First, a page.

Another starting-point, the register of which is so well and truly kept by fond mothers, begins, when God has sanctified marriage with a visible blessing, and crowned the young lovers with the royalty of fatherhood and motherhood. The birth of the first-born “mother's miracle" forms indeed a new era for the pair so richly endowed. A new and ever-enduring existence began, a new flame kindled that can never, never be extinguished, a new duty pressing upon its parents, new motives given them for work and waiting, new incentives supplied to them to strive after purity, self-control, and self-development, new causes come to them for gratitude to the Lord, and new provocatives of mutual love, parents may well count up the years of their children's
lives, and almost wonder whether the joy of the angels is perfect, seeing that no babes are born there.
In like manner, groups of families have some such common startingpoint. The Israelitish tribes could thus count up the years from the call of Abraham, and the date be the beginning of their national exist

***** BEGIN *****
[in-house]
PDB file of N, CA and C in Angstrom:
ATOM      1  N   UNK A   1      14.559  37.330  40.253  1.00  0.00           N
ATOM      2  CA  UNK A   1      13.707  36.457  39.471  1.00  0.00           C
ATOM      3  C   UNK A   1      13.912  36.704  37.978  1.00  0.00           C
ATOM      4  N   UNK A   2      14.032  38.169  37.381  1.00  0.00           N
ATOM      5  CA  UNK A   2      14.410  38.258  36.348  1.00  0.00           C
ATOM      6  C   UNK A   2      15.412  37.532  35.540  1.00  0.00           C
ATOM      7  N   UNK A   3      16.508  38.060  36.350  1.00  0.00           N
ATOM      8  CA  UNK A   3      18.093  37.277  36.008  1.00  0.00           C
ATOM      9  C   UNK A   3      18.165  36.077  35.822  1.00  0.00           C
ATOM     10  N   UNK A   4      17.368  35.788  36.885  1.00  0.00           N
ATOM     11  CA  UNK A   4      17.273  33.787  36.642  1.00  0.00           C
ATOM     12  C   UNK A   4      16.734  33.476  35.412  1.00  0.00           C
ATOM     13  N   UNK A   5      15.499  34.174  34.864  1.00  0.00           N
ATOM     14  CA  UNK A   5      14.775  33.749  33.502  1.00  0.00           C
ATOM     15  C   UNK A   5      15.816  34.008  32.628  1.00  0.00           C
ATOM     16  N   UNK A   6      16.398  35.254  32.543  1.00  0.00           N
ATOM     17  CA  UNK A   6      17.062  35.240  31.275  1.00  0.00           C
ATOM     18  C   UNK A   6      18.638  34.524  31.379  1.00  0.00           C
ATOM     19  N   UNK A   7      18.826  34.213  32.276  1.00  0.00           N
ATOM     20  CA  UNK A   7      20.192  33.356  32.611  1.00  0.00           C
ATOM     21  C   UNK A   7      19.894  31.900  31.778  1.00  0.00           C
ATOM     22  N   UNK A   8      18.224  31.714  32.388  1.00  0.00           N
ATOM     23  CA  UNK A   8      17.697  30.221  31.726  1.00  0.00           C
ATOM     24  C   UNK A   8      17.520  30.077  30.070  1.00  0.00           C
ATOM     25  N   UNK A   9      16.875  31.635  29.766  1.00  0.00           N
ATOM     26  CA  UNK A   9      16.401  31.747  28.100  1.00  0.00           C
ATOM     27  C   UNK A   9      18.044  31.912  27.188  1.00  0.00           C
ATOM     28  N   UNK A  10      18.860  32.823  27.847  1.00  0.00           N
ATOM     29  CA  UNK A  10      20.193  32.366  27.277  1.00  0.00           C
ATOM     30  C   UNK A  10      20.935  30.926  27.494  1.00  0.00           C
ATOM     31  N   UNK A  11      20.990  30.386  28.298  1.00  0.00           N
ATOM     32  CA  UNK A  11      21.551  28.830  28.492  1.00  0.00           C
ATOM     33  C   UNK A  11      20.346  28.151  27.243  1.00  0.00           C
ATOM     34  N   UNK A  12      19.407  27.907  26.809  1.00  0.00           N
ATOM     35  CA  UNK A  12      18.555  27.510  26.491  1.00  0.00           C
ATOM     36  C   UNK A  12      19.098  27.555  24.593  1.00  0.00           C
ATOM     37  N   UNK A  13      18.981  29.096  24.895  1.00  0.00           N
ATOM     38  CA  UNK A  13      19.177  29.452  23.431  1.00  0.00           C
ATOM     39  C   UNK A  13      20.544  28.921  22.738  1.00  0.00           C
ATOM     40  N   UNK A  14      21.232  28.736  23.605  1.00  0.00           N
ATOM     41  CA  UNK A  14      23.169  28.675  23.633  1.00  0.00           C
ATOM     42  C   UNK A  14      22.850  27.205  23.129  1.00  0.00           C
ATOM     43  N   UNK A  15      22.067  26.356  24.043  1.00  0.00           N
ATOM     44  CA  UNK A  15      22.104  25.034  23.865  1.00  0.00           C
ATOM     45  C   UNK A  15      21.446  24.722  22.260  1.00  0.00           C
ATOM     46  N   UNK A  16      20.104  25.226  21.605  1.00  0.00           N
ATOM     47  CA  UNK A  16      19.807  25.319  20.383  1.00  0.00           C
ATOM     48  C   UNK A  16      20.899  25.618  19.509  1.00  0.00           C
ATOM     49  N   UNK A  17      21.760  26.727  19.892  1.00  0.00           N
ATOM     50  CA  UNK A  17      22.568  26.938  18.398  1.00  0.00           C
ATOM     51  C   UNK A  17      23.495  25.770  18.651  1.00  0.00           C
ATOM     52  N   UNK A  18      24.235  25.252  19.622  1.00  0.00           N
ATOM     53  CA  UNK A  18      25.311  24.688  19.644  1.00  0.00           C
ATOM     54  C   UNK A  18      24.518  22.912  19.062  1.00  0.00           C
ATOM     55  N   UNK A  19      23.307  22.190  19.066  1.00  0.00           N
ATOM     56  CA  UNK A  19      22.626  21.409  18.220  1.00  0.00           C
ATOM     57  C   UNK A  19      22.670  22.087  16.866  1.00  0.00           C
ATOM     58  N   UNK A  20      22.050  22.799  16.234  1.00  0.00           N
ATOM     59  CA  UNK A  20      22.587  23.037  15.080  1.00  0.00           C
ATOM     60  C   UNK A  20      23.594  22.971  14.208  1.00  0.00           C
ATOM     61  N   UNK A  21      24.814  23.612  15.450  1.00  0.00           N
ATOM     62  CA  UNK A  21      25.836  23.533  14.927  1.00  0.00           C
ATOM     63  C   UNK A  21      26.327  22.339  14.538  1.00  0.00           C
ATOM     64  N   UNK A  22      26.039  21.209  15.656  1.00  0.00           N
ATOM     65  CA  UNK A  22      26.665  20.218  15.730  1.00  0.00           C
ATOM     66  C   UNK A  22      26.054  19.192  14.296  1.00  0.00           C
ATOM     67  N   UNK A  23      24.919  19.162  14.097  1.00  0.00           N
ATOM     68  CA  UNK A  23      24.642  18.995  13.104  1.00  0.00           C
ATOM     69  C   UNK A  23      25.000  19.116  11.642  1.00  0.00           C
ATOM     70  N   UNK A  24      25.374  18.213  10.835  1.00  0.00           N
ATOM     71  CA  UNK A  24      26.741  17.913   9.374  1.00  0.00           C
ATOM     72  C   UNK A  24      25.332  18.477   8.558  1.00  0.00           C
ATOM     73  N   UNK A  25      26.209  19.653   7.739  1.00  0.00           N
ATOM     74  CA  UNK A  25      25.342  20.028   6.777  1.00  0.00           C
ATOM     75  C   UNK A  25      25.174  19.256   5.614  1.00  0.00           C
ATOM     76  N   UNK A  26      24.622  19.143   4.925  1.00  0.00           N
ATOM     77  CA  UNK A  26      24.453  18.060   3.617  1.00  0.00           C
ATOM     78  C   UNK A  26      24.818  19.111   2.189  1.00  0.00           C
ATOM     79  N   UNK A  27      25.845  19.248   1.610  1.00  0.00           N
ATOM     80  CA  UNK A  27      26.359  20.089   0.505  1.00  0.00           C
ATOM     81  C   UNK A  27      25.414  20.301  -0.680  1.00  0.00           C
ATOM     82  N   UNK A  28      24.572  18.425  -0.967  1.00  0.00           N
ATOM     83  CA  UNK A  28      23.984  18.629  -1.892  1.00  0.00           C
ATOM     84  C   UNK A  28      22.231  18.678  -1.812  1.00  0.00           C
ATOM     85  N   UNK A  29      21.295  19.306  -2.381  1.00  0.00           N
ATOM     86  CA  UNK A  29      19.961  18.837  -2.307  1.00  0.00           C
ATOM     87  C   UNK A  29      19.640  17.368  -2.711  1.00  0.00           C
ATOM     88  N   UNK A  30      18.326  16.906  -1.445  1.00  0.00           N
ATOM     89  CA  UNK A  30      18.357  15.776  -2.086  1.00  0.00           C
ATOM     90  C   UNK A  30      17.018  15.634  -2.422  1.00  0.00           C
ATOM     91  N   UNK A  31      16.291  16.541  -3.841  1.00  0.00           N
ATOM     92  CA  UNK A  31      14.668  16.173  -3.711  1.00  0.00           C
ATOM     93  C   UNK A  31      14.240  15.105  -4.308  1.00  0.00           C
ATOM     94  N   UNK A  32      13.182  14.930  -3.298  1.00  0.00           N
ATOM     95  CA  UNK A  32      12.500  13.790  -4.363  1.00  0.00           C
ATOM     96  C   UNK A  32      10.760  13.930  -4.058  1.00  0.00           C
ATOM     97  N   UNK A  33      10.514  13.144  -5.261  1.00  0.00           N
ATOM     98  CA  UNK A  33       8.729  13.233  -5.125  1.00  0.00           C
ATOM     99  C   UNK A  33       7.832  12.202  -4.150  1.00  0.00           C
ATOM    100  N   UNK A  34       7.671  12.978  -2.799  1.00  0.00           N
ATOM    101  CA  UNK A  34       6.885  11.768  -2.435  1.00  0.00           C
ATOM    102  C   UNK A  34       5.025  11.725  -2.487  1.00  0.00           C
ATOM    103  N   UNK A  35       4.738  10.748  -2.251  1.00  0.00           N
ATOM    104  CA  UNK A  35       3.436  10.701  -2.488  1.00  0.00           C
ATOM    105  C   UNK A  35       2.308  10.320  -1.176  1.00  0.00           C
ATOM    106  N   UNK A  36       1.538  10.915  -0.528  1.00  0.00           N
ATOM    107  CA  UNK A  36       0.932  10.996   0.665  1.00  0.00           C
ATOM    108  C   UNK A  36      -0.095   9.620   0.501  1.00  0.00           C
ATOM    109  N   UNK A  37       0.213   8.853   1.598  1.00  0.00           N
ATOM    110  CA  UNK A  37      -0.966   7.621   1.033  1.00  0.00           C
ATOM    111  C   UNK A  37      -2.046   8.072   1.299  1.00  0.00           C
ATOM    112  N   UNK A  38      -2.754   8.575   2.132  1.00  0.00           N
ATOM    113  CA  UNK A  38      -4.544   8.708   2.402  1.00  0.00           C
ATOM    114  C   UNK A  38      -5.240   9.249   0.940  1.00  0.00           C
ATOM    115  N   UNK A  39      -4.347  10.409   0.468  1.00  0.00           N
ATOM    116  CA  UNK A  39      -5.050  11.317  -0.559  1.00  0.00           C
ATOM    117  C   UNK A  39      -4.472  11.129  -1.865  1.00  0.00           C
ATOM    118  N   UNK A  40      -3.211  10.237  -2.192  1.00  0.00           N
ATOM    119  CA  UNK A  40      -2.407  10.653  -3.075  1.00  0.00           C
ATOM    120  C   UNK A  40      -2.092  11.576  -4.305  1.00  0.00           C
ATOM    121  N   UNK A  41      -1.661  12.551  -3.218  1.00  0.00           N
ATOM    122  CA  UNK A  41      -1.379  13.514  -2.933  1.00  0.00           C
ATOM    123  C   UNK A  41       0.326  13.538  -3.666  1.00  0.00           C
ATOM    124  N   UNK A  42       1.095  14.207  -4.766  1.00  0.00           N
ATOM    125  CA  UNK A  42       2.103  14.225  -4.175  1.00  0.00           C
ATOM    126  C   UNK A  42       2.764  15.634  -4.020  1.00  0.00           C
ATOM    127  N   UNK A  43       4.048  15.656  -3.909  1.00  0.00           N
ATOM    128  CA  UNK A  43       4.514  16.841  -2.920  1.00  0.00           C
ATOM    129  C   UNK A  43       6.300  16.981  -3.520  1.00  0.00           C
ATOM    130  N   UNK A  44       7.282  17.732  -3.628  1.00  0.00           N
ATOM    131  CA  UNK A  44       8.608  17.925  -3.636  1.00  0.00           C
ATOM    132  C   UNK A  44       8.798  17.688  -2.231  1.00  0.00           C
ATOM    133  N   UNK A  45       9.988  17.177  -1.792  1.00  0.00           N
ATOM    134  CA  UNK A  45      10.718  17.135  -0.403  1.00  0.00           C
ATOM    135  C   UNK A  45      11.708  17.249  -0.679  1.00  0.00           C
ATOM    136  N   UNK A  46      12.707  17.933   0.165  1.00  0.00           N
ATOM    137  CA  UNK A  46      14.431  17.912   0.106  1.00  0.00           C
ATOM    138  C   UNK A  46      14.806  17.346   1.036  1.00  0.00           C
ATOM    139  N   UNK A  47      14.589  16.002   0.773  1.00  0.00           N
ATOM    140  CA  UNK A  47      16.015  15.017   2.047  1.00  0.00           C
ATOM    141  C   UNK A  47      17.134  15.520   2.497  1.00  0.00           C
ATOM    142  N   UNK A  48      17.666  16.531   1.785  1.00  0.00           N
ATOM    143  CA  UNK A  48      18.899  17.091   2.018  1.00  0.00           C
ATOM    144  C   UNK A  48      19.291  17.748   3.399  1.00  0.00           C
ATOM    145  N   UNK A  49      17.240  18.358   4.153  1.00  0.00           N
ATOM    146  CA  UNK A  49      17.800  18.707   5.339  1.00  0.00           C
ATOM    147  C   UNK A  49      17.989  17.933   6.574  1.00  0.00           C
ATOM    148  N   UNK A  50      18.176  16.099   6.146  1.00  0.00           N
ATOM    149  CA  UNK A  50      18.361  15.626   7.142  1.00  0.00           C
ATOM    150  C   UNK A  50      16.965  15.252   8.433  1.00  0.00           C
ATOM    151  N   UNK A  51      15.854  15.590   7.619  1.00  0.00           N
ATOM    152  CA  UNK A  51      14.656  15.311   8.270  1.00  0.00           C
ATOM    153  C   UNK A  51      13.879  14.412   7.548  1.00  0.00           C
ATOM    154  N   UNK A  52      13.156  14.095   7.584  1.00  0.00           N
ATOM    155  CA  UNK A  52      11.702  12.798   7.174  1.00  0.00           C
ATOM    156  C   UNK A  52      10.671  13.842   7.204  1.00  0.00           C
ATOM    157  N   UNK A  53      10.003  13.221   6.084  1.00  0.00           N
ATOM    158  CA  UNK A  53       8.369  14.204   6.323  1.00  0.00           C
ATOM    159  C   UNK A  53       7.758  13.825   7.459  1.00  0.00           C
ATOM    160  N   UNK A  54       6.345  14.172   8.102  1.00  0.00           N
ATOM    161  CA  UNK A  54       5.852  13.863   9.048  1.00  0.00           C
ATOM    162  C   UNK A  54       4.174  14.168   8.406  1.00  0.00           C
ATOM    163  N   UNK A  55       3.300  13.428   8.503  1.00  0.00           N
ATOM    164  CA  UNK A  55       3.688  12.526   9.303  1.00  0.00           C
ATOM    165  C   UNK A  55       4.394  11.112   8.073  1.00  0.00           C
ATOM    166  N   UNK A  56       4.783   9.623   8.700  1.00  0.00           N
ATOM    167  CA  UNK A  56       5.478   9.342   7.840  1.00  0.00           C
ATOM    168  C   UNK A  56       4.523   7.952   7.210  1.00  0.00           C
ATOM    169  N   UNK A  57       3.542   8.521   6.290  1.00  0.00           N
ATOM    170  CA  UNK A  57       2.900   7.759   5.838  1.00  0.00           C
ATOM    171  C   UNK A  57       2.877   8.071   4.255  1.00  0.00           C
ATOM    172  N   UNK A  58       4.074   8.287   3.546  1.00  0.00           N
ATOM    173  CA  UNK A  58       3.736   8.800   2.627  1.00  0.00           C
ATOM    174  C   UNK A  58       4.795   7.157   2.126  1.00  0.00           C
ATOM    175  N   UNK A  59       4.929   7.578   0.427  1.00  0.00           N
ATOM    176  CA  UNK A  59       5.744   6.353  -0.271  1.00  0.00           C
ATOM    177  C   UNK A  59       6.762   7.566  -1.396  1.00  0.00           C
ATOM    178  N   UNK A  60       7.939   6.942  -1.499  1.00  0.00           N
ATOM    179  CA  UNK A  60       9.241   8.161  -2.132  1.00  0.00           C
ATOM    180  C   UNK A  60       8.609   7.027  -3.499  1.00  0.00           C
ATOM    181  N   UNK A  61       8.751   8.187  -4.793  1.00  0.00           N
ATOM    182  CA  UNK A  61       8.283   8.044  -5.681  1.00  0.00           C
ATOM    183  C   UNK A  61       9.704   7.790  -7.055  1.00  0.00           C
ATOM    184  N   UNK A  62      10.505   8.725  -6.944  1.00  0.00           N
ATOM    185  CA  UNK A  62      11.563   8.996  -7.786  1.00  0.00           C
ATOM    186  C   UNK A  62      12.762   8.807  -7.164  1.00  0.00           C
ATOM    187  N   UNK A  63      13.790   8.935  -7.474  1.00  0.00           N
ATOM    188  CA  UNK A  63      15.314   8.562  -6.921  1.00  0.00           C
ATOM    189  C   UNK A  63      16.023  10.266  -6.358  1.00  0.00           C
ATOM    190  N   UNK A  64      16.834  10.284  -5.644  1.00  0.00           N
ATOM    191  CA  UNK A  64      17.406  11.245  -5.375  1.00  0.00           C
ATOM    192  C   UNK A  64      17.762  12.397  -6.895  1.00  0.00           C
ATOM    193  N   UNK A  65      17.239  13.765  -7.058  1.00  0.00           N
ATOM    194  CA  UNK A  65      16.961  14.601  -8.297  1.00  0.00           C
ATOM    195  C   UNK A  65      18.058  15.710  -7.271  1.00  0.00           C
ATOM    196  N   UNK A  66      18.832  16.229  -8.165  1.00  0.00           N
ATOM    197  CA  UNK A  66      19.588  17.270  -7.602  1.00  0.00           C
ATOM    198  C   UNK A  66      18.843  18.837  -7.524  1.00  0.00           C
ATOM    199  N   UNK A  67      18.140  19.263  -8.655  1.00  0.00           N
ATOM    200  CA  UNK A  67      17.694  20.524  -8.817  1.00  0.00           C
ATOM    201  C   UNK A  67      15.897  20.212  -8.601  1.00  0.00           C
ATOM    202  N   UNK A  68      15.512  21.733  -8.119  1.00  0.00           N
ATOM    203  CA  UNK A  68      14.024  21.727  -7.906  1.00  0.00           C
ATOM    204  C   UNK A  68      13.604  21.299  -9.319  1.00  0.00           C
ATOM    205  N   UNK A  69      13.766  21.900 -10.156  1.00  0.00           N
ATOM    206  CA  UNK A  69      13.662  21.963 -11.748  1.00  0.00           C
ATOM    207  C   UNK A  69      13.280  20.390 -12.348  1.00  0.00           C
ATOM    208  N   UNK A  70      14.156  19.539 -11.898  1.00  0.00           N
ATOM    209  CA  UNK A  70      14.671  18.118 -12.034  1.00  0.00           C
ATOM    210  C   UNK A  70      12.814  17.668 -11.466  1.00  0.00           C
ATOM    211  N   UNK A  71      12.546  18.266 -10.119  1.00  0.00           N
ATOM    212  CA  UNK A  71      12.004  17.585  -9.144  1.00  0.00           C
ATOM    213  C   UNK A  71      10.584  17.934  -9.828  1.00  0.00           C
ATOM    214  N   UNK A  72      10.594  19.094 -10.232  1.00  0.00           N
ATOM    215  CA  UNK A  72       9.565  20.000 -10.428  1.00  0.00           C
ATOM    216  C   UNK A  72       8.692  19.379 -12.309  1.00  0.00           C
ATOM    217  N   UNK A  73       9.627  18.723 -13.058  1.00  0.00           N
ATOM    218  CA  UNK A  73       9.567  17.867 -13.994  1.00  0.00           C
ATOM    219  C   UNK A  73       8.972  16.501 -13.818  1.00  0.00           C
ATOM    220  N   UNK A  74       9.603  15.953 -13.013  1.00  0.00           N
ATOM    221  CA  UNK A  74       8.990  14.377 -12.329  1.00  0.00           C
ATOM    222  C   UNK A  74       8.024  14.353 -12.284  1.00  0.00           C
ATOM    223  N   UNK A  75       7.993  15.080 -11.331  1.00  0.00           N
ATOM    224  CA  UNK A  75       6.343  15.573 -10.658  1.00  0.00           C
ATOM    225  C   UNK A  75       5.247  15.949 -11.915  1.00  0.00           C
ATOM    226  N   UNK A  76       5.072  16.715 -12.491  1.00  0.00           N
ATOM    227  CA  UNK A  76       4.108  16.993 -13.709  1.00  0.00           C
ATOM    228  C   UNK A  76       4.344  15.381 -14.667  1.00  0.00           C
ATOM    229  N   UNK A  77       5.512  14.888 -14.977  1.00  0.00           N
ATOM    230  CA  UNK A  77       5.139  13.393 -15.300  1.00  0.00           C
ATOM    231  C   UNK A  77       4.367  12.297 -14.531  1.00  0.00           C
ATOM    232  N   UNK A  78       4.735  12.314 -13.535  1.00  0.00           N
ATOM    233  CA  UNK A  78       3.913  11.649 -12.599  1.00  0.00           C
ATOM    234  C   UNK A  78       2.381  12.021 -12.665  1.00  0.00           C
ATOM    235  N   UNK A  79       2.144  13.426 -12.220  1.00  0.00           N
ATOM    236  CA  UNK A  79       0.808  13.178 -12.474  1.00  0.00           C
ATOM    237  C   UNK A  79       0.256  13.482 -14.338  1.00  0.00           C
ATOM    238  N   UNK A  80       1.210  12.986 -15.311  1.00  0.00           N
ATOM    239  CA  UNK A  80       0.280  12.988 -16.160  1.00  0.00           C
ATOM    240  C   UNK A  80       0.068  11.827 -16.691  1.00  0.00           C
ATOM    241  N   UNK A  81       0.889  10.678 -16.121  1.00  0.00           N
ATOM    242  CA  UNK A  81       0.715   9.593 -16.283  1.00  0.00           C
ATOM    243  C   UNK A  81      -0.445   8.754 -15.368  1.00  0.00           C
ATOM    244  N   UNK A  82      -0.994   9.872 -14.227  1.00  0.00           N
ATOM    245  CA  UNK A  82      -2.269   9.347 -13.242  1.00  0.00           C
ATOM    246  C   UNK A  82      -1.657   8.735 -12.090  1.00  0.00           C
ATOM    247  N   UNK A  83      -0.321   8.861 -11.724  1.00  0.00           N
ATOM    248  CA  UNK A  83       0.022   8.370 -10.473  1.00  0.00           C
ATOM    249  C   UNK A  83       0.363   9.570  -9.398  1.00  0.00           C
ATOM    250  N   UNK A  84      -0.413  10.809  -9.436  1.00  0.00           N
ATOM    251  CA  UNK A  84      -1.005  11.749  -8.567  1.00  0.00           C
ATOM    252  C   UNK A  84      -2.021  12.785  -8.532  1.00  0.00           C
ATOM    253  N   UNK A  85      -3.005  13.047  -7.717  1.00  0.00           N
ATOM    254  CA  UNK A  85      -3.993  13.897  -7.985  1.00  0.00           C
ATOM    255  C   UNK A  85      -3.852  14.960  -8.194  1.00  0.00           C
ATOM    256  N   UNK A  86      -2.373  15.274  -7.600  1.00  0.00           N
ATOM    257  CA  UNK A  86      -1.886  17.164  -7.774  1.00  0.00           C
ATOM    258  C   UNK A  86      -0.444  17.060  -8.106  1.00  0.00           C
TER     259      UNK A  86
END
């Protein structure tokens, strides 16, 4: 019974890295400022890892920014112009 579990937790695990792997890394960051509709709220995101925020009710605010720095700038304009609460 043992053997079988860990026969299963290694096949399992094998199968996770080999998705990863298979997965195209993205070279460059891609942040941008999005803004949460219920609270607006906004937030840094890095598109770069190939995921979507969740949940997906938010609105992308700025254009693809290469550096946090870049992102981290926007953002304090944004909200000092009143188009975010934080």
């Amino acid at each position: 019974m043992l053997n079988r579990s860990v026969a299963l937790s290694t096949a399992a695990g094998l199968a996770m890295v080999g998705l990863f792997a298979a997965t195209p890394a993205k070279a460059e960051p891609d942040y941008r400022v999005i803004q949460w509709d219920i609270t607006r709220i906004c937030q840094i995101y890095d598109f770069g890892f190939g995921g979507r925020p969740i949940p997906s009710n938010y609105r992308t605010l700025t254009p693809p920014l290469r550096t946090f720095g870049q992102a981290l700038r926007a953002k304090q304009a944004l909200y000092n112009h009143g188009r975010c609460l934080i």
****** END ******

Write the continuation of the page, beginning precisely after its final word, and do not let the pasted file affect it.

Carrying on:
The idea of God was in their thoughts invested with a new tenderness, and the idea of their progenitors was glorified with a new dignity by reason of the association of the ideas,that He was the Lord God of their fathers ; of Abraham, Isaac, and Jacob. Far higher and nobler was this adjustment of their era by the Israelites than was dating the events of history from the beginning of a national festival, counting by Olympiads ; or than a chronology dating from the death of a victorious king, Alexander; or than the era began by the building of a city, dating the annals of a self-glorious people from the time of the founding of Rome. Even these three epochs, which have been so significantly commemorated, are more human, they appeal more effectually to human sympathies as matters immediately pertaining to human life, and interwoven with multiplied human interests, than the coldly scientific, and far removed Julian period, calculated to embrace 7980 years, and which is said to have begun some 4709, or 4713 years before the advent of the Lord. Astronomical cycles may serve the rigid necessities of scientific calculation, but they must ever fail to touch the hearts of the people. Far less scientific, but, it seems to me, far more suggestive, is the idea of counting up centuries from the last avatar of Vishnu; for it links the idea of time with the conception of God, and does not banish, with the secret scorn of scientific politeness, the presence of God from the thoughts of men. There seems an Eastern harmony between the two eras, the call of Abraham, and the fabled avatar of Vishnu; for both refer the time-mark to some divine operaation. Prophecy misread as history explains the error of the fable : its perpetuation proves the veneration, the religiousness, of its pre